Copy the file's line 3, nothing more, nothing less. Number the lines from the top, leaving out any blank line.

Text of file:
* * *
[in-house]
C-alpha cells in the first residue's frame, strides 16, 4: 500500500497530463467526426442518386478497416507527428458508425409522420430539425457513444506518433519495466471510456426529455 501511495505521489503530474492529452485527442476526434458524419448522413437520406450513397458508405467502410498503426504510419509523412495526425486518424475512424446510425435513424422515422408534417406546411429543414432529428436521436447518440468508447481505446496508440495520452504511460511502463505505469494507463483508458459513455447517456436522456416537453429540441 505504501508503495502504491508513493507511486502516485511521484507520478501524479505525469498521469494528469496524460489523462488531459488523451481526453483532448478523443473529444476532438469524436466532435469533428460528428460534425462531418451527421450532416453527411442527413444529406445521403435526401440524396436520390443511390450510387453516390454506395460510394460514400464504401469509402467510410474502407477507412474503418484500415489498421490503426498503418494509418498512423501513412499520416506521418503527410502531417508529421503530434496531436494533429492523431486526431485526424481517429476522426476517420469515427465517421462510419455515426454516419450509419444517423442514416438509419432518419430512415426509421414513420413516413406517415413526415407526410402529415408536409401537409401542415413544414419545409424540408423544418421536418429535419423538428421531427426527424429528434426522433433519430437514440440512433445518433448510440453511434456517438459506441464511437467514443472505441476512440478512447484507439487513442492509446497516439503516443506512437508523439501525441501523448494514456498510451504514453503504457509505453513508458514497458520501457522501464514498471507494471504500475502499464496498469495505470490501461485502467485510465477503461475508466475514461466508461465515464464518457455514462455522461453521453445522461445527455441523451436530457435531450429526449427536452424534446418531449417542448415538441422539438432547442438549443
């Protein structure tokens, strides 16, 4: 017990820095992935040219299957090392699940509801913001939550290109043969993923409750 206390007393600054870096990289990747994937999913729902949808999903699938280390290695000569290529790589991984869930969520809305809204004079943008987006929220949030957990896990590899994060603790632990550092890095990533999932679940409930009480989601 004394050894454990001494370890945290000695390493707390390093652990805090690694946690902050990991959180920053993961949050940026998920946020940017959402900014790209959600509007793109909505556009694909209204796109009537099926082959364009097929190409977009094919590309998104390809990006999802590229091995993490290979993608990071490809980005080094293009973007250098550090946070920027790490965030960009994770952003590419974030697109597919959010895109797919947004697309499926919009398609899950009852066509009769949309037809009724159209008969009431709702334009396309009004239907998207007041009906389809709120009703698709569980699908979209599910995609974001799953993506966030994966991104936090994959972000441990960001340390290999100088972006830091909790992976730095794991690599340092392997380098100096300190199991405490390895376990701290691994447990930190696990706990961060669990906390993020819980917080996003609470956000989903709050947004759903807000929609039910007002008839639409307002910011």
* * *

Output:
């Protein structure tokens, strides 16, 4: 017990820095992935040219299957090392699940509801913001939550290109043969993923409750 206390007393600054870096990289990747994937999913729902949808999903699938280390290695000569290529790589991984869930969520809305809204004079943008987006929220949030957990896990590899994060603790632990550092890095990533999932679940409930009480989601 004394050894454990001494370890945290000695390493707390390093652990805090690694946690902050990991959180920053993961949050940026998920946020940017959402900014790209959600509007793109909505556009694909209204796109009537099926082959364009097929190409977009094919590309998104390809990006999802590229091995993490290979993608990071490809980005080094293009973007250098550090946070920027790490965030960009994770952003590419974030697109597919959010895109797919947004697309499926919009398609899950009852066509009769949309037809009724159209008969009431709702334009396309009004239907998207007041009906389809709120009703698709569980699908979209599910995609974001799953993506966030994966991104936090994959972000441990960001340390290999100088972006830091909790992976730095794991690599340092392997380098100096300190199991405490390895376990701290691994447990930190696990706990961060669990906390993020819980917080996003609470956000989903709050947004759903807000929609039910007002008839639409307002910011």